[S]trongly associated with the post-9/11 environment and the United States government's global campaign to 'counter violent extremism.' The Patriot Act and other laws have opened the door for targeting by government agencies, public anti-Muslim statements by prominent national leaders, and negative media coverage.

However, no such targeting, political denunciations, or negative media about Muslims in the Bay Area is cited in the study.

Nevertheless, the study declares:

[D]irect American involvement in Iraq, Afghanistan, Yemen, Somalia, as well as in other areas, places the local Muslim community at the forefront of discussions and debates based upon these conflicts. Local community members remarked that they feel regularly called upon to deal with issues and events beyond their immediate control and circle of influence.

The authors blame U.S. policy for aggravating local Muslim sensitivities about such foreign concerns. Simultaneously, BAMS emphasizes the spread of Islamic "unity" as expressed by such rhetoric as this unidentified Muslim:

It doesn't matter whether I'm here or in Lebanon or in China. That doesn't matter to me. . . . It's creating that Muslim environment and creating and growing as a Muslim. That's what I care about because in the end, to me, that's all that matters.

Above all, the study charges bias against Muslims ("Islamophobia"). "Discrimination Faced by Bay Area Muslims" shows 42 percent of respondents believing "Yes, very much" in a "Muslim discrimination problem," 23 percent alleging they were victims of "hate crimes;" and 50 percent purporting to "know a hate crime victim." These dismaying figures are followed by a disclaimer: "These results should be interpreted with caution, as they might be related to a broad interpretation of hate crimes. More research is needed in this area." The study does not provide a single empirical or factual instance of a hate crime directed against a Muslim in the Bay Area. This is mendacious propaganda, not social science.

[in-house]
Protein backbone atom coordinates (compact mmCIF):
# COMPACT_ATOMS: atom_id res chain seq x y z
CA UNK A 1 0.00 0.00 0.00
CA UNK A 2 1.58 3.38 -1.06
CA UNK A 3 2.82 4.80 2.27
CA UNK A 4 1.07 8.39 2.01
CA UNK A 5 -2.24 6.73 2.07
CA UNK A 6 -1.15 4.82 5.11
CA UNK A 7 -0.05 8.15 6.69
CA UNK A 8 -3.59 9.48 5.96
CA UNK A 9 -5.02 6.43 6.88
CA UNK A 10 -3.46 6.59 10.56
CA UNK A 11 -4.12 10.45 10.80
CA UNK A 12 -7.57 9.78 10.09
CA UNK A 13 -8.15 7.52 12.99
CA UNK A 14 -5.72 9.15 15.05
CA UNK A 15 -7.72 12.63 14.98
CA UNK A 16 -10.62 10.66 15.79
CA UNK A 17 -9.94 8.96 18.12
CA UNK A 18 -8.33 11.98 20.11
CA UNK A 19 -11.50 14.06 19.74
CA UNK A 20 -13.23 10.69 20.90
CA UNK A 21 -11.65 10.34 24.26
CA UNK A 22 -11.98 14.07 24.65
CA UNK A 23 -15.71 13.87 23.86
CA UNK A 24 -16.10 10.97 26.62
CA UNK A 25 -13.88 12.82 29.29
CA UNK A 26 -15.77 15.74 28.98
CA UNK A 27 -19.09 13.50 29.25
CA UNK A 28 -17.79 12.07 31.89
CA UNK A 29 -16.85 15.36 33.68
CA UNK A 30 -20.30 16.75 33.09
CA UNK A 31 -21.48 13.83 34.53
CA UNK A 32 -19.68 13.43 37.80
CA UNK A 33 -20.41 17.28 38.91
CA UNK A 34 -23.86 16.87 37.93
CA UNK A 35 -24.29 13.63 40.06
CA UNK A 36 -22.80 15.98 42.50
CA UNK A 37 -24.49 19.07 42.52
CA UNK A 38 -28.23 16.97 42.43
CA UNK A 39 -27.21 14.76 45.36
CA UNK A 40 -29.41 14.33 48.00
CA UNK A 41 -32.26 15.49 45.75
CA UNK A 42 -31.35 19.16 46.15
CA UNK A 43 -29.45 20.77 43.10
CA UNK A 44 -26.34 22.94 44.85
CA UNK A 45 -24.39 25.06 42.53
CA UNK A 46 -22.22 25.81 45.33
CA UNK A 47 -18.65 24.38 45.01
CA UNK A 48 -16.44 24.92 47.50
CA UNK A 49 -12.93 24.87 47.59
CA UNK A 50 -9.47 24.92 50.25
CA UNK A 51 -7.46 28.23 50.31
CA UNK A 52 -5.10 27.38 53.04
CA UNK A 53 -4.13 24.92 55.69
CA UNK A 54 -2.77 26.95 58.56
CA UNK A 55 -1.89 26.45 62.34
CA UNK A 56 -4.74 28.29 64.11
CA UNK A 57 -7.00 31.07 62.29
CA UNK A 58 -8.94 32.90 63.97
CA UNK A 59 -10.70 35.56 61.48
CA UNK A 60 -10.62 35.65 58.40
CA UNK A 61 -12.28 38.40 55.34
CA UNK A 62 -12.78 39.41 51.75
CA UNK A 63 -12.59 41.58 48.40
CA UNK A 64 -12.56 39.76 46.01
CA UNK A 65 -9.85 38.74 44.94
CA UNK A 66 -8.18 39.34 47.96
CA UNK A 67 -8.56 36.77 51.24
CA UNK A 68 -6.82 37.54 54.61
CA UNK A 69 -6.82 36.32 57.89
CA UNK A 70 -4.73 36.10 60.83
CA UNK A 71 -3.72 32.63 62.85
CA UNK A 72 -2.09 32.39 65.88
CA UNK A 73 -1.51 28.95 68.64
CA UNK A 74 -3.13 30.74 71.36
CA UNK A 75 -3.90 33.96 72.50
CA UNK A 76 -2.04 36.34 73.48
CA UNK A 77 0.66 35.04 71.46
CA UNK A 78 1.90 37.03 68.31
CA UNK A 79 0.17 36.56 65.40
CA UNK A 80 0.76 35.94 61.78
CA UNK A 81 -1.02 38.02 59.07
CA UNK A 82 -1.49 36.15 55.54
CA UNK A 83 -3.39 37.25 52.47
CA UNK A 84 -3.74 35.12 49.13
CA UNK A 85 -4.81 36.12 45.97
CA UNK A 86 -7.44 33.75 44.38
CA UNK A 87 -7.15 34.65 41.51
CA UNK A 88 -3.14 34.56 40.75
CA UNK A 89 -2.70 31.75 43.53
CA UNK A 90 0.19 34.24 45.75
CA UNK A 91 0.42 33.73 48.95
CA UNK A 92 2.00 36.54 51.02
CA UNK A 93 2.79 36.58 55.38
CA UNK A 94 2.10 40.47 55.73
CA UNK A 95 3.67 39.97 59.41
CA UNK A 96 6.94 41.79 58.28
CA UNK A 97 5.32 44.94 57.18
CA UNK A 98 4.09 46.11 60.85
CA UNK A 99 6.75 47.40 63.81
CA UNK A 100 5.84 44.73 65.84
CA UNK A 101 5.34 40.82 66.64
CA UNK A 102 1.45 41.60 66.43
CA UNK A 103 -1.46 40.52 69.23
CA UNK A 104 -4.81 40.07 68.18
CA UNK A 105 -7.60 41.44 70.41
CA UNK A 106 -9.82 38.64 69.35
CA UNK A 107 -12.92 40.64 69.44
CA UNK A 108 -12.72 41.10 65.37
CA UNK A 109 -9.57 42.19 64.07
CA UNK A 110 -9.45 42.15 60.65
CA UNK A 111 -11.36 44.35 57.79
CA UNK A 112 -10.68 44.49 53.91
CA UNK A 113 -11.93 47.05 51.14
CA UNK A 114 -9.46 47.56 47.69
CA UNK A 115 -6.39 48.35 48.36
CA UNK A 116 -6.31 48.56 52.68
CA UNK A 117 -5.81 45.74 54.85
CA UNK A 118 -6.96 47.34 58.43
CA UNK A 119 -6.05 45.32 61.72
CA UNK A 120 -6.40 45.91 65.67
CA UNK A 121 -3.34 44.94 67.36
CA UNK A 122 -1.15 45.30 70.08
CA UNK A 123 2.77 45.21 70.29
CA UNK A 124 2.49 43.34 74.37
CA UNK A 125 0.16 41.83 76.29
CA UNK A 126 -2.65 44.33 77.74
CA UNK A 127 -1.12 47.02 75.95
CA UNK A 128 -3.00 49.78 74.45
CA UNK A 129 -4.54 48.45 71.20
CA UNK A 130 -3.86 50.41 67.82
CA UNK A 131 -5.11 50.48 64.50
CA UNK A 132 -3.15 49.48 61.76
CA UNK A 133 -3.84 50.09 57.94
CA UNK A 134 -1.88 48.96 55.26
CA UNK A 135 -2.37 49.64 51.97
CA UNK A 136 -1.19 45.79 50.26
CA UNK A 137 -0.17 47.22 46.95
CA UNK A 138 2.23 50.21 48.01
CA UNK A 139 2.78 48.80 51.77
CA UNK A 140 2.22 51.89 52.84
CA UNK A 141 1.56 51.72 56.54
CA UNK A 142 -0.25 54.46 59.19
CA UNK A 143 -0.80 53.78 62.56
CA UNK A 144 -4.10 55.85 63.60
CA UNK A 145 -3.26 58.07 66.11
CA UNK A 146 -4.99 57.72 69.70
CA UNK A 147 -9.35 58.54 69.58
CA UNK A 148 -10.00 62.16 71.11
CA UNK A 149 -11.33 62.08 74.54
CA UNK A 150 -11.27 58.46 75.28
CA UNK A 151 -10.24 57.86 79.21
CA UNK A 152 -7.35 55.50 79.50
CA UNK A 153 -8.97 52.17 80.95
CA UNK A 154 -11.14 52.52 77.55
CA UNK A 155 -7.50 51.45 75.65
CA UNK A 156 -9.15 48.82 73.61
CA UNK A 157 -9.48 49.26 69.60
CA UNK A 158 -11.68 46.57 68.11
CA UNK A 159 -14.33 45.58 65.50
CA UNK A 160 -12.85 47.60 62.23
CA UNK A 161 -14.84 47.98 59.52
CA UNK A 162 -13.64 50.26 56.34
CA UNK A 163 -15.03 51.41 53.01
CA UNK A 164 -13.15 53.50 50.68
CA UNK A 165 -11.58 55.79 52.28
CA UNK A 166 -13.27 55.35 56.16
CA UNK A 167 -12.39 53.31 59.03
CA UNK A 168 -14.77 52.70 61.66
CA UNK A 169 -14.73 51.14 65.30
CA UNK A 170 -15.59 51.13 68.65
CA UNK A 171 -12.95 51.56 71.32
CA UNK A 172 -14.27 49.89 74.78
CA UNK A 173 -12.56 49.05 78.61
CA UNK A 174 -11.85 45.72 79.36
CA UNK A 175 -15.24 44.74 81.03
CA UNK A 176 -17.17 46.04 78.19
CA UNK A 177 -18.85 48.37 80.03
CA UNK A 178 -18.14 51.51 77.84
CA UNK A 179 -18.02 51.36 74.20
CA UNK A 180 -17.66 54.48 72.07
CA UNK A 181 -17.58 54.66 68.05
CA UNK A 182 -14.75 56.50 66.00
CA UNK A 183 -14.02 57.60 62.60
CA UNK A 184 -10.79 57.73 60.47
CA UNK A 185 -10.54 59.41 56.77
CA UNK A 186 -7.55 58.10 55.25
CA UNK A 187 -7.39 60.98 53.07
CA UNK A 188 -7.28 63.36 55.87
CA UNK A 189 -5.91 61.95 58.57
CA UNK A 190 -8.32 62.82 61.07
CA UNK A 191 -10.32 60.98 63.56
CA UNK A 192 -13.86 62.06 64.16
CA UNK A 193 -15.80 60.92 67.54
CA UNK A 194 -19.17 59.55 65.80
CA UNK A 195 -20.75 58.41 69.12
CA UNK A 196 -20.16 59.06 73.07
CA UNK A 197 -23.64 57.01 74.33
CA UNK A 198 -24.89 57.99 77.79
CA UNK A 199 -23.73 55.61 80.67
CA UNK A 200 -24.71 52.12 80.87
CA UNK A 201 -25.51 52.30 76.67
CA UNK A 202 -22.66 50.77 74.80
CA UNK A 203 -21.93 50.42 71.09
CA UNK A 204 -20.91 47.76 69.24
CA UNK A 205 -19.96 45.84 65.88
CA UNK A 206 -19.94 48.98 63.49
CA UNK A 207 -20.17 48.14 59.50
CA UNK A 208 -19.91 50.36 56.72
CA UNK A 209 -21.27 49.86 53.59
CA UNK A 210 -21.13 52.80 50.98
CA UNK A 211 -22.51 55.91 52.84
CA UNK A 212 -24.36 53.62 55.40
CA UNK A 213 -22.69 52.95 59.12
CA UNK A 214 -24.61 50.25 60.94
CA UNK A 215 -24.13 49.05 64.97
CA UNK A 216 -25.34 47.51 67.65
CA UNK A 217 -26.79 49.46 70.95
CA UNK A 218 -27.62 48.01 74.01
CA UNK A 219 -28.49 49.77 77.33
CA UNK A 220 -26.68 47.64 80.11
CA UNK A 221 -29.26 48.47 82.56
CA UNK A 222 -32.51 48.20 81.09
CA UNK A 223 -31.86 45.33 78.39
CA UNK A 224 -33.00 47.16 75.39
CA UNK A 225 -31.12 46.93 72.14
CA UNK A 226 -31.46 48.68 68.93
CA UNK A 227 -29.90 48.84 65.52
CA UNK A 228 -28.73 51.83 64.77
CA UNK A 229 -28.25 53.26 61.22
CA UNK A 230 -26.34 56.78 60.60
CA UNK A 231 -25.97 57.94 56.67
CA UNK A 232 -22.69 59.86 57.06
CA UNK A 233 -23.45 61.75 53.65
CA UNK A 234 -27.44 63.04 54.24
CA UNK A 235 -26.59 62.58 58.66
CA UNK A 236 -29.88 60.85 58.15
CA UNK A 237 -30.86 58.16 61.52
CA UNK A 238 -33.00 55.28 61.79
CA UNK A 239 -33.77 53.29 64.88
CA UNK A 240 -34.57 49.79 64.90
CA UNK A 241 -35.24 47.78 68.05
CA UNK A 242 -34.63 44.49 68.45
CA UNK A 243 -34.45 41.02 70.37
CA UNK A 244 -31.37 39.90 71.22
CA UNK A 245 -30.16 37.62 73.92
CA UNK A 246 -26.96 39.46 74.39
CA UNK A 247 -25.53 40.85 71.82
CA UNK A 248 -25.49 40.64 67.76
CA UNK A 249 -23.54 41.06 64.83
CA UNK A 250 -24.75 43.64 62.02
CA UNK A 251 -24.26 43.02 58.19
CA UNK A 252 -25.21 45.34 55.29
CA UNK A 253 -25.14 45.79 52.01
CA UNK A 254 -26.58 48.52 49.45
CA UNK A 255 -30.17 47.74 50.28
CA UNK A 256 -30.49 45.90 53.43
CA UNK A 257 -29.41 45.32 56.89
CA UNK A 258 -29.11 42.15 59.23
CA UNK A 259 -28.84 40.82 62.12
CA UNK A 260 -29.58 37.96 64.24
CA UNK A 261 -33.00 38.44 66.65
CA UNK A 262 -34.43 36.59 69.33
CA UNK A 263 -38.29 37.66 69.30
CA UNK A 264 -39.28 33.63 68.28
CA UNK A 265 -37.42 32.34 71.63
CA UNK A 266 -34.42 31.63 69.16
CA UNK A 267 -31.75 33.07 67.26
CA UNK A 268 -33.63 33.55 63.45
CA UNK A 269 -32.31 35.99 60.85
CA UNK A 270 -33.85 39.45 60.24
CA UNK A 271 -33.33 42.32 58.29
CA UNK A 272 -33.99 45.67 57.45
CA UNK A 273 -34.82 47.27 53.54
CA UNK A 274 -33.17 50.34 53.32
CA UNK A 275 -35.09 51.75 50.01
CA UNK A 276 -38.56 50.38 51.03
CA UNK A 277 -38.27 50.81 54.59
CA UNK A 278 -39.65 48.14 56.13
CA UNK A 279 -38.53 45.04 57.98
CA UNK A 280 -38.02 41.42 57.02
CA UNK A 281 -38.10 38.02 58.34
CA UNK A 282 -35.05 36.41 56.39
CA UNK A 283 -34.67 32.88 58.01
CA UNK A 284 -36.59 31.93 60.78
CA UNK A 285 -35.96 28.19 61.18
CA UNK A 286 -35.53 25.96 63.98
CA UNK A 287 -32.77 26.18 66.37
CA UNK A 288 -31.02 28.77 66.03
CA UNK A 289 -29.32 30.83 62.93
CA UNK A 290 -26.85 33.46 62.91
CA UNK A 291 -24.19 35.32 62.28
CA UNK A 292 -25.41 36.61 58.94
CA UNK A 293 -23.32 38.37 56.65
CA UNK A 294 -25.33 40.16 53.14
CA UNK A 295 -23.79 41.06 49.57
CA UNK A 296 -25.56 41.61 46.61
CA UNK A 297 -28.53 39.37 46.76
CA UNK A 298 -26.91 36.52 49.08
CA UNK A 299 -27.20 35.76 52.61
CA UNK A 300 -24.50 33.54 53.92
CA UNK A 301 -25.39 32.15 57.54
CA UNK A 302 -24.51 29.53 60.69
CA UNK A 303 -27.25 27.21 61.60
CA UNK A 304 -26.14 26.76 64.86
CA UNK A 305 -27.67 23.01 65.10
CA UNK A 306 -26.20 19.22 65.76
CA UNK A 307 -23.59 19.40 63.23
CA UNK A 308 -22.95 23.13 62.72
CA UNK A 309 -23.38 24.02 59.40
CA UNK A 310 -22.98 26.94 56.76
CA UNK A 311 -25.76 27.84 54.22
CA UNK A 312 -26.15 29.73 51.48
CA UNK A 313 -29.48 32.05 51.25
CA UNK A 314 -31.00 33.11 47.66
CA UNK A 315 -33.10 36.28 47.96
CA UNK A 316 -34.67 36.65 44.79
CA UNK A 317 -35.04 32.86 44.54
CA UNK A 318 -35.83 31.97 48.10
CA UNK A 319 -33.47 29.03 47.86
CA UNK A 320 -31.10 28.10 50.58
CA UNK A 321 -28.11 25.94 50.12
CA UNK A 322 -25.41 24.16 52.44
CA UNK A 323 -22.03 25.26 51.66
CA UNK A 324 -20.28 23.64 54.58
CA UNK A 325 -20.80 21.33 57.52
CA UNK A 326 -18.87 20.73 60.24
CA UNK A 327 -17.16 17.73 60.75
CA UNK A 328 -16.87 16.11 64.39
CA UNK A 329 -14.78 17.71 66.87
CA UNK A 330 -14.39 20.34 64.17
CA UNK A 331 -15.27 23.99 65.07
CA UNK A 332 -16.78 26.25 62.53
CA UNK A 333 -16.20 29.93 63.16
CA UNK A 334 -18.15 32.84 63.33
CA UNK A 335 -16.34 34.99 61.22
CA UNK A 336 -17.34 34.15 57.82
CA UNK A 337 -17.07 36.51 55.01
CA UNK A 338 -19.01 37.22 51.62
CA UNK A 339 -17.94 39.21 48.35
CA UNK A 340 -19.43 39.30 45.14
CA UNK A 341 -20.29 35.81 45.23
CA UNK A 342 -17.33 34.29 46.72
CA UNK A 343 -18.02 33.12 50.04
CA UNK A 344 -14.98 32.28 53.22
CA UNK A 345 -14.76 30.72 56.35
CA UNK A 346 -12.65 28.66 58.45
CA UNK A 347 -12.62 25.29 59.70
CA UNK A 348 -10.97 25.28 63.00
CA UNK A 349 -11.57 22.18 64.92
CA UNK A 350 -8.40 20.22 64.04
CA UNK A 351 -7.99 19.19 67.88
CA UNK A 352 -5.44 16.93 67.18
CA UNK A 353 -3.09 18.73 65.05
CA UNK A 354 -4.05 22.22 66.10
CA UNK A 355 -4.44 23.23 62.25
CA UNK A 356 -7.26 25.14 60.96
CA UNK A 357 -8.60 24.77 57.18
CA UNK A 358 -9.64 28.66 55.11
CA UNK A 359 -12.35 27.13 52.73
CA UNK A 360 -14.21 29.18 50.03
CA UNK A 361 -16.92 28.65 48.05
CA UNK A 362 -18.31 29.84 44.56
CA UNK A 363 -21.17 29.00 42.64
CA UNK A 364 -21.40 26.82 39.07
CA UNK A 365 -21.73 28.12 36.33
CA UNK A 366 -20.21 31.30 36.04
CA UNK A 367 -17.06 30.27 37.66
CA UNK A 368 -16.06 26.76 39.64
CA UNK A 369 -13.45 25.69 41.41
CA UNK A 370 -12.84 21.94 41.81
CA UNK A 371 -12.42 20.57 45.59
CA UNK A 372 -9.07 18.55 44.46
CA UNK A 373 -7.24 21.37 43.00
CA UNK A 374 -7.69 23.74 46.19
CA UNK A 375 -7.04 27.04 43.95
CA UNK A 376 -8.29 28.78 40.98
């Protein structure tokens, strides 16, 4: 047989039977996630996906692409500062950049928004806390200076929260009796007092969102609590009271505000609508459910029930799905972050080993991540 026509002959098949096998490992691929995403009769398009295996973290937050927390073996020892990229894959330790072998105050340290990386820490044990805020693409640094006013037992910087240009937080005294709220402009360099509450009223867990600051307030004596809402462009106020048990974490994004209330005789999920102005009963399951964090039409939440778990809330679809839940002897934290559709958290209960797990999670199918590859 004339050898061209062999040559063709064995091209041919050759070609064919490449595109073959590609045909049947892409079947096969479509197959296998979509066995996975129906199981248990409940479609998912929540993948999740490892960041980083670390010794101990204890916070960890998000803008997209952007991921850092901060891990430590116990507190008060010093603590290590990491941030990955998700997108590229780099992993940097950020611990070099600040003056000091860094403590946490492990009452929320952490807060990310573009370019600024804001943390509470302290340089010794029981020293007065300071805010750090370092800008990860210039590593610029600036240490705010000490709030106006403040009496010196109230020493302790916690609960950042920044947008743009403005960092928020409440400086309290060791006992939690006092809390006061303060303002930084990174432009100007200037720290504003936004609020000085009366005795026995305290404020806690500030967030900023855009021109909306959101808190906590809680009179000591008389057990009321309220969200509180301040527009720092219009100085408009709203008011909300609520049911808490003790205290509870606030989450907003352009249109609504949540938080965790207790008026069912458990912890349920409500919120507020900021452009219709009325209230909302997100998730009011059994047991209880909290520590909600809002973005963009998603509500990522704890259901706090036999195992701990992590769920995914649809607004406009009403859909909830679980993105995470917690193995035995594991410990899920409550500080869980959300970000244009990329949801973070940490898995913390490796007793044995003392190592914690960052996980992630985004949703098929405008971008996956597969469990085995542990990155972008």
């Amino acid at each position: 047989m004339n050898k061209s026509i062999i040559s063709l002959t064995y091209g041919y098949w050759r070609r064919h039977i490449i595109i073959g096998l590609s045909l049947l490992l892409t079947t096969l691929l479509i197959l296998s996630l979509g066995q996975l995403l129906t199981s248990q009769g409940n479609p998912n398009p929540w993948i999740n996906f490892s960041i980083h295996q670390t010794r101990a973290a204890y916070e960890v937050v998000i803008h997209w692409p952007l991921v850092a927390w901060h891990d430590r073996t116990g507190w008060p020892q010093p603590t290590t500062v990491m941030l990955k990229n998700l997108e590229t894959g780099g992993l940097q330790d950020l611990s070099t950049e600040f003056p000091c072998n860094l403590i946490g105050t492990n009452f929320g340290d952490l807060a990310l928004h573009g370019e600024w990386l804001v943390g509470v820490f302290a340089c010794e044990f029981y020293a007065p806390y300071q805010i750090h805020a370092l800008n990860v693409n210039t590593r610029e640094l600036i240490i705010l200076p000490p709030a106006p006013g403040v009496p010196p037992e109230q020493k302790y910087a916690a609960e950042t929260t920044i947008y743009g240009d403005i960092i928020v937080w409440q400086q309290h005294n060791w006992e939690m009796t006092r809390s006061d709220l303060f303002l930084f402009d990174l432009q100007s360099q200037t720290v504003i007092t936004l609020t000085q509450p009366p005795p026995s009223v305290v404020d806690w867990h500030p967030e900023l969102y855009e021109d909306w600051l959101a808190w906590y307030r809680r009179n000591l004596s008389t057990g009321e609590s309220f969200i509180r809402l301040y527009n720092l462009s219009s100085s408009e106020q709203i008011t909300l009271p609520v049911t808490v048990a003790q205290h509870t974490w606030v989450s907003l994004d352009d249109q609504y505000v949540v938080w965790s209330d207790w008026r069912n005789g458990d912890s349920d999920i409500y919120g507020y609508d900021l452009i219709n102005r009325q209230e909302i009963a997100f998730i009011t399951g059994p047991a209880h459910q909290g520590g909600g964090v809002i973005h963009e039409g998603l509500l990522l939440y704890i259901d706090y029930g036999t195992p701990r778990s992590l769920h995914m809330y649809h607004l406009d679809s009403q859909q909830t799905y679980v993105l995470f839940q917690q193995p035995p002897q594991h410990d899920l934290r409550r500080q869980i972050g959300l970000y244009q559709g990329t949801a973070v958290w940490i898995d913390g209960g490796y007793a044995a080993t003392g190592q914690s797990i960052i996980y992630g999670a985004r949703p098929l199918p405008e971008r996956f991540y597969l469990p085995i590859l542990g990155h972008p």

In 2004, ISPU issued a similarly vacuous survey of Muslims in Detroit titled, "A Portrait of Detroit Mosques: Muslim Views on Policy, Politics and Religion," and written by Ihsan Bagby, associate professor of Islamic studies at the University of Kentucky. The new, Bay Area version, heavily padded with historical and banal measurements of hijab (headscarf) wear, frequency of mosque attendance, and other common Muslim practices, is a shoddy pamphlet stamped with Zaytuna's imprimatur and projecting Islamist ideology rather than providing an objective sample of Muslims in the San Francisco Bay Area. The involvement of Middle East studies scholars in the production of this political tract will shock no one familiar with the politicization of the discipline.

Stephen Schwartz is executive director of the Center for Islamic Pluralism. He wrote this article for Campus Watch, a project of the Middle East Forum.